The federal government is looking towards La Crosse County to establish a new model for jail education to help ex-offenders develop meaningful job skills and, ultimately, stay out of jail.
Most county jails have some sort of educational program. In La Crosse, inmates can work to get their GED, take financial literacy classes, and explore new careers. Once they get out of jail, there hasn’t been an organized support system in place to make sure they don’t reoffend.
That’s now changing. Western Technical College recently received a grant from the federal Department of Education to create Project PROVEN. The goal is to have students serve their time then re-enter the community with career goals.
Project PROVEN coordinator Tonya Van Tol says people in jail generally don't know there are community resources available to them. With this program, she says communication will strengthen among organizations to make sure an ex-offender stays on the right path.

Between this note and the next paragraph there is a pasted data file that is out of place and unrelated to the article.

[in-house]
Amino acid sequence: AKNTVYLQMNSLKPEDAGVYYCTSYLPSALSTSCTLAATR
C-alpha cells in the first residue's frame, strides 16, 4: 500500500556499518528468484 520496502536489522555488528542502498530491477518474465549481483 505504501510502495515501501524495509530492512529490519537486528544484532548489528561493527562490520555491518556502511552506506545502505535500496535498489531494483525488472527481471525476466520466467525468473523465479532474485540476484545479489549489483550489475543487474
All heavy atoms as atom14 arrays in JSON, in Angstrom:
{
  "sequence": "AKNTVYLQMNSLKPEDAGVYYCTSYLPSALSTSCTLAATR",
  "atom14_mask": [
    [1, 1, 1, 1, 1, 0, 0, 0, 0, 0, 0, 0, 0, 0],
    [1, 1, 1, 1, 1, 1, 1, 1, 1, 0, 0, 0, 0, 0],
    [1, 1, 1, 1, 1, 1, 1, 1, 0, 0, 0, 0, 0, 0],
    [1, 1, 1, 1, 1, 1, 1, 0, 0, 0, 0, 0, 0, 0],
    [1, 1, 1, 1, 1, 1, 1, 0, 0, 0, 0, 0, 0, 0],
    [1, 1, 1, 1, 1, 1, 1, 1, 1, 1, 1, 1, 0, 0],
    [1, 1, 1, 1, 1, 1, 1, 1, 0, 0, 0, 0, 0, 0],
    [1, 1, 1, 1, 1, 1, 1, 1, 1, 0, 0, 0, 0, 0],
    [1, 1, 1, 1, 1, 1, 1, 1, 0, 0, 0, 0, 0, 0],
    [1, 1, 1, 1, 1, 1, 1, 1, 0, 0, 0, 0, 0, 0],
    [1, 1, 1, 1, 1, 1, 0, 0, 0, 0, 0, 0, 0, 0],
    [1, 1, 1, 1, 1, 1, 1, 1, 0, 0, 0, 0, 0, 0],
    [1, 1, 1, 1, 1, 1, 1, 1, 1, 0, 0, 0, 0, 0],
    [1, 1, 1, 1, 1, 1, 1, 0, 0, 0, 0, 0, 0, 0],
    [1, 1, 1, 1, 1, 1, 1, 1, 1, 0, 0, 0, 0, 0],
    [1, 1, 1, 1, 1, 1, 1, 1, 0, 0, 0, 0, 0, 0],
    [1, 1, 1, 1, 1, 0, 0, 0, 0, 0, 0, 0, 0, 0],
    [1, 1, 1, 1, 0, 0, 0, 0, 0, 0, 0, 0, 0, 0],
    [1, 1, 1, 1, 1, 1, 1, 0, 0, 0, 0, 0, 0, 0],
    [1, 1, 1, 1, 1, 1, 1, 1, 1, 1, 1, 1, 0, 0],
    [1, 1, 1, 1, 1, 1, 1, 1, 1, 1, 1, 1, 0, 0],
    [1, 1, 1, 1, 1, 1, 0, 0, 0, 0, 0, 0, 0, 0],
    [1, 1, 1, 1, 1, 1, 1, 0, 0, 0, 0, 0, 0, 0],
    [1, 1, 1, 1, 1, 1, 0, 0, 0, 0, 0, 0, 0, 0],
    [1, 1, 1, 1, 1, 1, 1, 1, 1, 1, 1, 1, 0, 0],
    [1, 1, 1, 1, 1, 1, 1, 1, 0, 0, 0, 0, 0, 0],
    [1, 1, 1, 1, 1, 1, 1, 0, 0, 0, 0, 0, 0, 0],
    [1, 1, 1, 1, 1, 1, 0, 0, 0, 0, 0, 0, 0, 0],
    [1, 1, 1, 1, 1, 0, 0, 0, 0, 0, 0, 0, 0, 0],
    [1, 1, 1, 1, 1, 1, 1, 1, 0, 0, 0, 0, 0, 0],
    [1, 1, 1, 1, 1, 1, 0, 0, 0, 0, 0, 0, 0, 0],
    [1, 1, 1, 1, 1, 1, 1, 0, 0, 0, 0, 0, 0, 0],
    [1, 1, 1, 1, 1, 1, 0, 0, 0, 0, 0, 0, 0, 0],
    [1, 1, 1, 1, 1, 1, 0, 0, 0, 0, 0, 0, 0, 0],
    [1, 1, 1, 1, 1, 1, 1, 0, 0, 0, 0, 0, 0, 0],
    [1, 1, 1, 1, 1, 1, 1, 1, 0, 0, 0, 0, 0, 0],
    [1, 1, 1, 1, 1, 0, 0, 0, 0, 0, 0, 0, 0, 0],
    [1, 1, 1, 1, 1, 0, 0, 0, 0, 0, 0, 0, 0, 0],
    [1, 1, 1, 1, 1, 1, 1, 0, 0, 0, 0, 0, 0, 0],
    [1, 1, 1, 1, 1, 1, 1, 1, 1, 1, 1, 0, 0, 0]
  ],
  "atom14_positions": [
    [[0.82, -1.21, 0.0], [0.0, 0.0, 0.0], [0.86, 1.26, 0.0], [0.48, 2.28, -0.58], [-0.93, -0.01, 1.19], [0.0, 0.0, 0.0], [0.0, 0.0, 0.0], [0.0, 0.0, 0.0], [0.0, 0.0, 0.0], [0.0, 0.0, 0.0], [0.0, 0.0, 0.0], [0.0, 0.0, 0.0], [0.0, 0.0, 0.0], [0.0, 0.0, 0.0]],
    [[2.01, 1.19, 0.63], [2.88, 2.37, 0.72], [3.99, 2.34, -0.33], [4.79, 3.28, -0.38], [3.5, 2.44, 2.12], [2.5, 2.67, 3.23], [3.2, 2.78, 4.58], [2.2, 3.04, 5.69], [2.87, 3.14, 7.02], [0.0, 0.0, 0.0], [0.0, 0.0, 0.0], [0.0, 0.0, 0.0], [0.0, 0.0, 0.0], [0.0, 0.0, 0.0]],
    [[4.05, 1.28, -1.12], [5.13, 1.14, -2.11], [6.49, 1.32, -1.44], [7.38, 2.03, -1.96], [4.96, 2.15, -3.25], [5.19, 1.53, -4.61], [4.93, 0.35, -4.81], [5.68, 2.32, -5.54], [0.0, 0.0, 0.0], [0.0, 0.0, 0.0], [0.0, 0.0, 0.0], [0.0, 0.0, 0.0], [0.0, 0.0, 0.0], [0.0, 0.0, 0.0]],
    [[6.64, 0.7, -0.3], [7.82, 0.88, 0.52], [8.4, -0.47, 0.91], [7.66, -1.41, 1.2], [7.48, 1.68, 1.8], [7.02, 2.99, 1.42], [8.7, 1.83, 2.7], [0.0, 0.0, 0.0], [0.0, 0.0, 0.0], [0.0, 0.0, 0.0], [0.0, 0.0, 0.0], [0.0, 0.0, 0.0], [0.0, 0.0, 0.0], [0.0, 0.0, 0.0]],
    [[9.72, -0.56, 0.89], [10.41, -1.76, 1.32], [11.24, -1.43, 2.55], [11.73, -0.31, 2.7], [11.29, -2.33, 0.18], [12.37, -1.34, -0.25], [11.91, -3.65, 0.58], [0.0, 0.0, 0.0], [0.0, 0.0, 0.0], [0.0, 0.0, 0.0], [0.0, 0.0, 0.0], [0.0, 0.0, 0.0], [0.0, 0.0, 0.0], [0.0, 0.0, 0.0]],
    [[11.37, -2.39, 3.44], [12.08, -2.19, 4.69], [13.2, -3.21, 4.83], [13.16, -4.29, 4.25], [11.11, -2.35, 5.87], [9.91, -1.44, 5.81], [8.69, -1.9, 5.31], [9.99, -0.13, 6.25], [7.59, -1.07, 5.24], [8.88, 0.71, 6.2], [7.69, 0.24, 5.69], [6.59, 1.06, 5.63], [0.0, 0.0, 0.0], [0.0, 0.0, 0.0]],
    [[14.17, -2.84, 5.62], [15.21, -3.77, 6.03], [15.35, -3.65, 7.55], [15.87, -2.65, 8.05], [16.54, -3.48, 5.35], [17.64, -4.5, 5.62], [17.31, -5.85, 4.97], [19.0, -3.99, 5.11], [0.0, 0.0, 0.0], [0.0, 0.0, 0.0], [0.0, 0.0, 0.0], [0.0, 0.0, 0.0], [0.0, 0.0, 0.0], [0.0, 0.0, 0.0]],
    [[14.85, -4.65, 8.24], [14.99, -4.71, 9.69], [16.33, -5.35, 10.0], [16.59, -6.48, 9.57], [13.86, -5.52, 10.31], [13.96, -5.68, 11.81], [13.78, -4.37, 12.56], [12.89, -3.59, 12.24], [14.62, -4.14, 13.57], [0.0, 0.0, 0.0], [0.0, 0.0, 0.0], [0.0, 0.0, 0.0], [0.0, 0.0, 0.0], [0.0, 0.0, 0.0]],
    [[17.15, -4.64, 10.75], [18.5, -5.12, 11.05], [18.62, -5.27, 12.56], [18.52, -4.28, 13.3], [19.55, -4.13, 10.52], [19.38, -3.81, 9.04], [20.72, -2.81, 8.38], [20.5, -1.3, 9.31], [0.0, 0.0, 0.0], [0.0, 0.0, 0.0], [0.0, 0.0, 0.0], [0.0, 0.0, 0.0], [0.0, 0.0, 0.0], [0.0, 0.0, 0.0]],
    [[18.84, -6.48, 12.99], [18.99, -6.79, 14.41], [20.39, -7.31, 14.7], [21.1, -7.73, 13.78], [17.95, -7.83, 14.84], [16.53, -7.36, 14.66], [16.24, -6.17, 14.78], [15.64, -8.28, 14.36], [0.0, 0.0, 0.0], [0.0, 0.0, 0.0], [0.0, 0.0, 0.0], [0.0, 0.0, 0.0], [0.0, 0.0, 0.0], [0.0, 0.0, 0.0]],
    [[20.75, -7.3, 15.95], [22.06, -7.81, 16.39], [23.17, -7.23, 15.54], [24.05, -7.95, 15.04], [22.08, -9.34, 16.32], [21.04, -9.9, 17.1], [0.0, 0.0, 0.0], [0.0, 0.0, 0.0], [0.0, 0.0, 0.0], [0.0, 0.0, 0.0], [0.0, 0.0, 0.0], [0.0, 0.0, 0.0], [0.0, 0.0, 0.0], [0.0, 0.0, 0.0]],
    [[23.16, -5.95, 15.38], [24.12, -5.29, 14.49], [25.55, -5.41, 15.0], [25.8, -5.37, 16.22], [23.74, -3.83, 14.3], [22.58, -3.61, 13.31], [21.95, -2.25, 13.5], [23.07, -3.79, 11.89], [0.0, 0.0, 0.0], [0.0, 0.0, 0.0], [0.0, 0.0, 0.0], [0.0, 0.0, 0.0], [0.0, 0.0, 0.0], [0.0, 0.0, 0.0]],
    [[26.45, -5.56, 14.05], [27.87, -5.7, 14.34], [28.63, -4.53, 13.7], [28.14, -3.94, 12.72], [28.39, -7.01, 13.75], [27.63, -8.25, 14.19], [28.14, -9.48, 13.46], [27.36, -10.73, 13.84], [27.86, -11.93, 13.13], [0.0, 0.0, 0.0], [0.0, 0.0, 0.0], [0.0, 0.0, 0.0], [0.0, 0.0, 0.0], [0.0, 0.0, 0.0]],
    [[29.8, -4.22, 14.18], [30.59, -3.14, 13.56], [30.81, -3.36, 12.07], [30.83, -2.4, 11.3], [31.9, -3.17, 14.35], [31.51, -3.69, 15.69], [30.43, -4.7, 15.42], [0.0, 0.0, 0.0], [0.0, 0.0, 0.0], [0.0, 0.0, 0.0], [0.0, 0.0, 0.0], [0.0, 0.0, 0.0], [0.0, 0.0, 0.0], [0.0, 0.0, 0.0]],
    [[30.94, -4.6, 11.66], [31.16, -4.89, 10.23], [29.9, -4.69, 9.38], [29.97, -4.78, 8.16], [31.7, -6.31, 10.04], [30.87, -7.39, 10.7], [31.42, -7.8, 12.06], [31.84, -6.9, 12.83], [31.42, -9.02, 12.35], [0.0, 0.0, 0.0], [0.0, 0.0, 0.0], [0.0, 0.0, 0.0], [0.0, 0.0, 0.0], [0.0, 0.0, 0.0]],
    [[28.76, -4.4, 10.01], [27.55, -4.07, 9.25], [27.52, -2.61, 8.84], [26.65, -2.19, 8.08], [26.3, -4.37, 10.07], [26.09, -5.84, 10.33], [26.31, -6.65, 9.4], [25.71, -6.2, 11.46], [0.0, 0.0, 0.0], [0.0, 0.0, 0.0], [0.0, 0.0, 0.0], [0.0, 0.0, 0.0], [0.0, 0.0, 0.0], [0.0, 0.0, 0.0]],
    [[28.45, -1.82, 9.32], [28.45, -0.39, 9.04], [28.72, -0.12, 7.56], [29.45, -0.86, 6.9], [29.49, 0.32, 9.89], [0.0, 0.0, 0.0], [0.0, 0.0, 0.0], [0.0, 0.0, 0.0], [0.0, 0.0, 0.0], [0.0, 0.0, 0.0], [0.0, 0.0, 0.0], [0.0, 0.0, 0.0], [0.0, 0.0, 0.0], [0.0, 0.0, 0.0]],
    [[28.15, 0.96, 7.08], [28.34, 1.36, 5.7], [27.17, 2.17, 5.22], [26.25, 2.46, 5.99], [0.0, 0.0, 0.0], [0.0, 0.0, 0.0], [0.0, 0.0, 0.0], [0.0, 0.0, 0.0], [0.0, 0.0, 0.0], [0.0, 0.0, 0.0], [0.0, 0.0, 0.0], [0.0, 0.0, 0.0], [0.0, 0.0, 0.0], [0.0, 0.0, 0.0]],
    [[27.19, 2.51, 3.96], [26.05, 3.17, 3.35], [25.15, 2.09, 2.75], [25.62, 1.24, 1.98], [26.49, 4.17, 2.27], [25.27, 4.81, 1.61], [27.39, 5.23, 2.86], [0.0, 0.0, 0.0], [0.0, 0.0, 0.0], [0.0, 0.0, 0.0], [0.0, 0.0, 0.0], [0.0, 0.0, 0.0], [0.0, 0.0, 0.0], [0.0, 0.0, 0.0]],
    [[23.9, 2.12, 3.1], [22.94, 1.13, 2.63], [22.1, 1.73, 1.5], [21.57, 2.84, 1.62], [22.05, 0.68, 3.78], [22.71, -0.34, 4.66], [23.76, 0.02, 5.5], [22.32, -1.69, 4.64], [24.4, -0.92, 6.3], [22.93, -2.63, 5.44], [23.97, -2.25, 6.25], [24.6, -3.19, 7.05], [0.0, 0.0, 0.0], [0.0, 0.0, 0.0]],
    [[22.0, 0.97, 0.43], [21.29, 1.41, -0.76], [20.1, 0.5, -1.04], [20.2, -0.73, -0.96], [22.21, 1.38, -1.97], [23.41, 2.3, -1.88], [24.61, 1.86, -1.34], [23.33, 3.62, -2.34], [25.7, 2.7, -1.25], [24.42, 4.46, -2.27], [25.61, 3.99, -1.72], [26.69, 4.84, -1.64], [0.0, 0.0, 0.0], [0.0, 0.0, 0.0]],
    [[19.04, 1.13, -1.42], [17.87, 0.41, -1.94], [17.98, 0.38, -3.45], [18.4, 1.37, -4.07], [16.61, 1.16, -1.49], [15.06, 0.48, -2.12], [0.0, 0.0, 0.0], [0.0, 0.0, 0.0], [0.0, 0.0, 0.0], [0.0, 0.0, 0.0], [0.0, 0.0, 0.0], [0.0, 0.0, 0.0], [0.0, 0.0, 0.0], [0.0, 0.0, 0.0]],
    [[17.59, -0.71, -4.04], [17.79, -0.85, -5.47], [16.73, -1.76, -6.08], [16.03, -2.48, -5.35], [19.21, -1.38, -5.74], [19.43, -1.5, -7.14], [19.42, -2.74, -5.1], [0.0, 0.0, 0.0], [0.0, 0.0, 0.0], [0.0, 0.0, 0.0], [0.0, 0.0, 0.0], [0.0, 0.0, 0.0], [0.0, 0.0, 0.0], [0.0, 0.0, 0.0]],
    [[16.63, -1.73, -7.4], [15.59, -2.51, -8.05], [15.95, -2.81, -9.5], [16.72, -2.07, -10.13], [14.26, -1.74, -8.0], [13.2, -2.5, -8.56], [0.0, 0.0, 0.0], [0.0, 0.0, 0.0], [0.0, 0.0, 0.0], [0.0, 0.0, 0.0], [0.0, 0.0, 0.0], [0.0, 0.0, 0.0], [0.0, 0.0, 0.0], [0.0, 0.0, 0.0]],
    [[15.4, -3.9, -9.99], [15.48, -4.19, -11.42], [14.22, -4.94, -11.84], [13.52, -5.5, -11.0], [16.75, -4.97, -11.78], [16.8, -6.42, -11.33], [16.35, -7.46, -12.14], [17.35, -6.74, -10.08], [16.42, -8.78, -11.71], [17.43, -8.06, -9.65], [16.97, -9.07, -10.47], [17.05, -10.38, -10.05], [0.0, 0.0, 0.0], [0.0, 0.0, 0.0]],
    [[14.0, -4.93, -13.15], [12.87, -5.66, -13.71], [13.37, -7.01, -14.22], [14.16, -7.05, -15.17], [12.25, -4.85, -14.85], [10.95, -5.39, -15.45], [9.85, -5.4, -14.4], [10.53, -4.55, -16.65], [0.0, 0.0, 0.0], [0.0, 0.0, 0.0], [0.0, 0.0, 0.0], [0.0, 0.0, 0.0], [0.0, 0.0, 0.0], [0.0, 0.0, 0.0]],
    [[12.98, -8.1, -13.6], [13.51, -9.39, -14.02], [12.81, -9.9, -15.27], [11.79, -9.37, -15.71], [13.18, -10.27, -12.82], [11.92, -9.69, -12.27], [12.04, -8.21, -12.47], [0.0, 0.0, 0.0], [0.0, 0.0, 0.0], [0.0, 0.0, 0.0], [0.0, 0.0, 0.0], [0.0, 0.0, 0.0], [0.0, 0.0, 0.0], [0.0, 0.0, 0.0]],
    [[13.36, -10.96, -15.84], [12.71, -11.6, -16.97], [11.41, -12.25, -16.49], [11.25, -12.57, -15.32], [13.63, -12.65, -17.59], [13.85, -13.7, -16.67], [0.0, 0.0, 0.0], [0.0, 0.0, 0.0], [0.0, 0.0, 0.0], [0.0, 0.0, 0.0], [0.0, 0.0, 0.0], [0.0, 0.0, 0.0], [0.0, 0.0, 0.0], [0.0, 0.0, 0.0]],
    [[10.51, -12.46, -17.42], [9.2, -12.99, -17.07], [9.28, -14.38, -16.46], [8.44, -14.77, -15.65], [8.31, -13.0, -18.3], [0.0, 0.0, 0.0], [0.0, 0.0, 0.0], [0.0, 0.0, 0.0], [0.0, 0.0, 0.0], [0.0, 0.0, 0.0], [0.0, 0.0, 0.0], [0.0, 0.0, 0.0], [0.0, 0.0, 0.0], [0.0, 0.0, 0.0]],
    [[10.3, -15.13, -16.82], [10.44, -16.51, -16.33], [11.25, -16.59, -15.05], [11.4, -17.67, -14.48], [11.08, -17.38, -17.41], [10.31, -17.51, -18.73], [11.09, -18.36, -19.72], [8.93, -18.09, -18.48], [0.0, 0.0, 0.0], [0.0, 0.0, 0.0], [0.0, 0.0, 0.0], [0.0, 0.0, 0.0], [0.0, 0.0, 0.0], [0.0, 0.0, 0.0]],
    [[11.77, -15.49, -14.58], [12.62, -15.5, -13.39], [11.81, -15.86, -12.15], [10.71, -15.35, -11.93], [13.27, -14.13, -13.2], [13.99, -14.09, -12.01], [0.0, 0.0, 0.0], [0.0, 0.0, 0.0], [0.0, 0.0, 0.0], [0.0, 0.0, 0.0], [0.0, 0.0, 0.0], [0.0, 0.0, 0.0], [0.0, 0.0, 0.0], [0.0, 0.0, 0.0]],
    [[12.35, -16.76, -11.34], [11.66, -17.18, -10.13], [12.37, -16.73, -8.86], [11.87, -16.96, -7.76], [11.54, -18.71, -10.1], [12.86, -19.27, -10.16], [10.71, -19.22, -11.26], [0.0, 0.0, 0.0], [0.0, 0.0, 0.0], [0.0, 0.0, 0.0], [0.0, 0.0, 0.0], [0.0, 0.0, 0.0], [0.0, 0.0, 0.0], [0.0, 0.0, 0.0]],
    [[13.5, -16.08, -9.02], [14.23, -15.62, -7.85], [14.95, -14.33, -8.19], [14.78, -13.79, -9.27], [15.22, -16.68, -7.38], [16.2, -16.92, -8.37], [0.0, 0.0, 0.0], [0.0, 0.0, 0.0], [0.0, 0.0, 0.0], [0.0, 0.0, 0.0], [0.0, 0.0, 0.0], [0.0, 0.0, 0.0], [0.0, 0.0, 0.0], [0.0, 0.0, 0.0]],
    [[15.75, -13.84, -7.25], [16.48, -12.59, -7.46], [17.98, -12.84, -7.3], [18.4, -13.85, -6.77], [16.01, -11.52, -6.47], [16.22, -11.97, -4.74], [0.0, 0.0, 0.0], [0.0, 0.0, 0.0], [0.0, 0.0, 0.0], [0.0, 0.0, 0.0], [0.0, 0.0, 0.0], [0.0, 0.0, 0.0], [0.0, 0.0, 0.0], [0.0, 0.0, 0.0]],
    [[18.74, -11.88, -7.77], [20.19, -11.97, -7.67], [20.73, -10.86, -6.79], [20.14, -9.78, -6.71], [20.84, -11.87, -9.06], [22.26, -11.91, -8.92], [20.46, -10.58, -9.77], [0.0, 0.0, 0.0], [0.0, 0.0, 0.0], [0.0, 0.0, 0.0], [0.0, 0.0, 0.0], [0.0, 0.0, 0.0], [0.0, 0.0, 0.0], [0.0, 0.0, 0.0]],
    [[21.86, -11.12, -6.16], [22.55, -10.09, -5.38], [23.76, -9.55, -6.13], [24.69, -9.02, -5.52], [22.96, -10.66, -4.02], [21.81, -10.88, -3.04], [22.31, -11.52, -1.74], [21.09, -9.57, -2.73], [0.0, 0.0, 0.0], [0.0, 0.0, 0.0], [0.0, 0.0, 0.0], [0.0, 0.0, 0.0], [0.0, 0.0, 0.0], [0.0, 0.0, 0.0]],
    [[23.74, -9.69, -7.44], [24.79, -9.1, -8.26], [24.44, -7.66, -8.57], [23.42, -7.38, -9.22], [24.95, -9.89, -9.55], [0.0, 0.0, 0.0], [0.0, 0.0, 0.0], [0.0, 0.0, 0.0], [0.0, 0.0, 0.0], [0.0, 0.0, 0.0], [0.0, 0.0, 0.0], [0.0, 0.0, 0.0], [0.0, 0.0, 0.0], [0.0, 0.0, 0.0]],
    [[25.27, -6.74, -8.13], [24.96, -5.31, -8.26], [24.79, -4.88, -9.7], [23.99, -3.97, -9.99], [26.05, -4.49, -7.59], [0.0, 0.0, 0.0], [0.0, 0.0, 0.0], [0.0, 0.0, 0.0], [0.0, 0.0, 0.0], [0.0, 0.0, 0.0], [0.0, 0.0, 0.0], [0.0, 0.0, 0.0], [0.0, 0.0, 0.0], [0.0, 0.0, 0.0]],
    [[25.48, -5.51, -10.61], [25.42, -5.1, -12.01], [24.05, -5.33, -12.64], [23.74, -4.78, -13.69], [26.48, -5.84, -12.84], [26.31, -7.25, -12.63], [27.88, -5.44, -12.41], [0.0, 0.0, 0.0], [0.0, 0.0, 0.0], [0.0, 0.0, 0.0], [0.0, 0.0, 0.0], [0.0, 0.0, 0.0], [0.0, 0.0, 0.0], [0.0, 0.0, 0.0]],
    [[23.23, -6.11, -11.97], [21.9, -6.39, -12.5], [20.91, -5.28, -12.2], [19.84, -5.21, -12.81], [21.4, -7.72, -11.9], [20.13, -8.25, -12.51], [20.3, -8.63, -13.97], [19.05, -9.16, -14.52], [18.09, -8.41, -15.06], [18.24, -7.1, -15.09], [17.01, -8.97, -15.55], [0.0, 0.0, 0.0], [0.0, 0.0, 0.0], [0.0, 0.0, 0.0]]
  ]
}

Van Tol says the program will also disprove assumptions that many ex-offenders have, like how no one will hire someone with a criminal past: “‘I have a record, I’m not qualified for anything’ or ‘I have a felony, I can’t get financial aid,’” says Van Tol. “You can still receive financial aid with a felony in certain circumstances.”
Van Tol says education gives people a feeling of self-worth. She says when people find meaningful work they are less likely to end up back in jail.